Friday, April 08, 2011
A Forest Ride
The fear took hold of me about an hour before the ride. I knew it had me from the tunnel vision. I kept looking for a missing glove in the same three spots. Over and over- not in the dryer, not in my pack, and not under the bed. These were the only conceivable spots I could think of so after the bed it was back to the dryer, then on to my pack, and so on. I found it velcroed to my helmet straps.
Stevie and I showed up early to the ride start and when I pulled my bike from the van I heard and felt a soft "pop!" in my Iliopsoas region, the very region I had stretched into oblivion the previous night at yoga.
"I'm ok!" I assured myself and Stevie as I sunk into the dirt at the bumper of the van. "I just need to stretch right here for a second." Stevie looked on suspiciously noting the dirt and ants now sticking to my flop-sweat covered arms. I performed a 17 step maneuver to regain my feet and crawled into the saddle. It didn't seem to hurt anymore when I rode so I soldiered forth.
The six of us rolled out at a pace at or near my redline effort. I won't speak for Stevie, but I couldn't help but notice I was not a known "local legend" like at least 4 of the group. Maybe I am, but not for the same reasons. In fact, it would be for the opposite reasons (Can you believe that guy keeps riding bikes?)
20 minutes in I watch in terror as this fellow I will call Larry, who is the senior-most gentleman on the ride, launches over a swale and ejects from the saddle at about 20 mph. Tumbling and rolling, all arms, legs, and swivel-necked he flies through the air. He comes to his feet, collects his bike, and takes off again claiming he is fine. He leaves his water bottle on the side of the road, shrugging it off as superfluous.
An hour later, deep in unknown territory (for Stevie and I) we make a sweeping left turn in a sandy corner. Our speed must be somewhere around 37 mph. Stevie launches from a cornice of limestone as his front wheel is washing out in the sugar sand lip and he violently augers his head into the dirt, folding his handlebar into his ribs and leaving a bas-relief impression in the sand. Being last in the line I have the best perspective for these crashes.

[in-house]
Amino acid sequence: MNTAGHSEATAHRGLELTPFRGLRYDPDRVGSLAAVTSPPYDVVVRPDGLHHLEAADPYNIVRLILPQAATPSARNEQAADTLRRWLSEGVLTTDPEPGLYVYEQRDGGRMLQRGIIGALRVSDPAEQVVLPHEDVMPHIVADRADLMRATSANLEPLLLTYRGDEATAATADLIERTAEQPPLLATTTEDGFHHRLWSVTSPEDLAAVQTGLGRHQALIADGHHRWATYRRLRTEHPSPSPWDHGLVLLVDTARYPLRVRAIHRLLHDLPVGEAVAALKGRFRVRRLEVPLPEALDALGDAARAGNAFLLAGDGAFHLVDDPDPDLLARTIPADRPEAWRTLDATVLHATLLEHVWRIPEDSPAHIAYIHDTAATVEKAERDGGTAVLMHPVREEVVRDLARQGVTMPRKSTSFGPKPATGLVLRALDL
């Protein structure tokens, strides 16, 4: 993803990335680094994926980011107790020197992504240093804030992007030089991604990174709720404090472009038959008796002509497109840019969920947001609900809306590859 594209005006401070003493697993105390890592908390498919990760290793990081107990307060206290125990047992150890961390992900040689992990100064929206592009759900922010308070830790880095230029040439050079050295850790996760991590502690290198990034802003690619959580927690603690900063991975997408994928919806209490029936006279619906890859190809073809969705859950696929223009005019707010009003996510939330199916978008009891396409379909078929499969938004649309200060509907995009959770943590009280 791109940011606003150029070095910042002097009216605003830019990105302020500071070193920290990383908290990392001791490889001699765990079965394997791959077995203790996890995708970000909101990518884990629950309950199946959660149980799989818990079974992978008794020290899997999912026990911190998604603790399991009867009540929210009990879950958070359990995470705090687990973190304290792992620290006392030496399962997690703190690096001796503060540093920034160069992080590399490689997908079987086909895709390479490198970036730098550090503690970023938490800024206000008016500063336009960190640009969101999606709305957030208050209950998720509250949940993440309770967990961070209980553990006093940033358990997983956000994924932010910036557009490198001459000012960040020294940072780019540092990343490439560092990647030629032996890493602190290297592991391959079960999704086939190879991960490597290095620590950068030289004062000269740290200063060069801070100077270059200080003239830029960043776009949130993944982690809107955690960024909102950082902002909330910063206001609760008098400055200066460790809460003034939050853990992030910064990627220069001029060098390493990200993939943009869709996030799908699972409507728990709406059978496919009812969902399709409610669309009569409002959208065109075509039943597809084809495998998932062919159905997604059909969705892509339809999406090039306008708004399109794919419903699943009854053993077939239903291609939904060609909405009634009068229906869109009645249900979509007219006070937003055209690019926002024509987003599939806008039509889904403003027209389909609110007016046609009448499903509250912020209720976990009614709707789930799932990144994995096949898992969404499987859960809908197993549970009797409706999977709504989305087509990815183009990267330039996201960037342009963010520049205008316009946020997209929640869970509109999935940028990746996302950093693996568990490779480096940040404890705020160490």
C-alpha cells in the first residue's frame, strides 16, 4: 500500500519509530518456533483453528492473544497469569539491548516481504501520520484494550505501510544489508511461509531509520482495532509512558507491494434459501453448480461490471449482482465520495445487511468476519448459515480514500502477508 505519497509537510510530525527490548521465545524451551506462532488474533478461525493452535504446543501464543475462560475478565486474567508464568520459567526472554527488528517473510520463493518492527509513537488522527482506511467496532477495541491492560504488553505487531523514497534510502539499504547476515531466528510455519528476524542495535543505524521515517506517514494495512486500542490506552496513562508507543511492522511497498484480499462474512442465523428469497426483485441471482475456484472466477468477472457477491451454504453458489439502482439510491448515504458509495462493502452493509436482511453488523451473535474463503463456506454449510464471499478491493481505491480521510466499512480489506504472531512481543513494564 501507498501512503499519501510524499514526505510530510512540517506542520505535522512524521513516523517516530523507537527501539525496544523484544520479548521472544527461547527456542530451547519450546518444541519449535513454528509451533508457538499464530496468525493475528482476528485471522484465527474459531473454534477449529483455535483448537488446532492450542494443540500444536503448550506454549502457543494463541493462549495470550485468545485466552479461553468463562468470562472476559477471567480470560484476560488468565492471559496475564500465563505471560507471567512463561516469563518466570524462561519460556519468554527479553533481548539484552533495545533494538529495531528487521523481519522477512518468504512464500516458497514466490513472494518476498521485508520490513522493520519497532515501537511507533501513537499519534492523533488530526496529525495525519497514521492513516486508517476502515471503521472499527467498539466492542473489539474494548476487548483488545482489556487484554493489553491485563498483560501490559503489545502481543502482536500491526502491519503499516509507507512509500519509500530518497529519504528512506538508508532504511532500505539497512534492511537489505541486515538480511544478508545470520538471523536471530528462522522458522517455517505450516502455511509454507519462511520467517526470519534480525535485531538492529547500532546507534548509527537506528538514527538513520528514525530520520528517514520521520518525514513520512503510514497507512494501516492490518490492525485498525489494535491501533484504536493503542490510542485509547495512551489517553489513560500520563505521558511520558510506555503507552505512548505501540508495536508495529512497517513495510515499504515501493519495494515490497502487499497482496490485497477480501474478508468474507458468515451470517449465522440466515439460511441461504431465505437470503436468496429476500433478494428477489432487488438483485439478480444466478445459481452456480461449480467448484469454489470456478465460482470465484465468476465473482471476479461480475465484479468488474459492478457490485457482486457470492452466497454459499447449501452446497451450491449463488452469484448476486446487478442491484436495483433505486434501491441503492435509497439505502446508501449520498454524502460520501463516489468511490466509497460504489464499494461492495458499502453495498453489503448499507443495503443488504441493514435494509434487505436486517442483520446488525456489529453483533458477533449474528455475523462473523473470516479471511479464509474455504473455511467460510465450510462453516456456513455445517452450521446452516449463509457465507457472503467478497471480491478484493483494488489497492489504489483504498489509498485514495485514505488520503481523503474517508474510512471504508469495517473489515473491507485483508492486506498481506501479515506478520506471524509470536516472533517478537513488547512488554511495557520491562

Stevie sits quietly, unable to respond to me. He catches his breath, rises slowly and remounts. What choice does he have I ask? There will be no medevacs today. We ride on. Finally we come to a stopping point and conduct a physical inventory.
We are a goddamned mess.
Stevie's wrist is plump like a sausage and it looks like he has an orange hiding beneath the skin under his armpit where the handlebar assaulted him. We begin negotiating an exit plan. We are some distance into the woods now. Who can say how far? Every foot has been a desperate fight to remain in contact with the group for me. Nate, who has been doling out the abusive pace, volunteers to lead us back through the woods, which he does with excellent dead reckoning skills. He stops to take a picture of a pile of abandoned tires dumped in the forest and Stevie and I don't slow down or even look back. We can't get out of these woods fast enough.
Riding with one hand the whole time, the sausage arm points upward as if he is waving hello (which is not something he is known for.) We exit the forest and hump it up the highway to the van.
There is no moral to this story, because the story itself is immoral. It is simply a sad and cautionary tale of free time poorly used.
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Ride well my friends.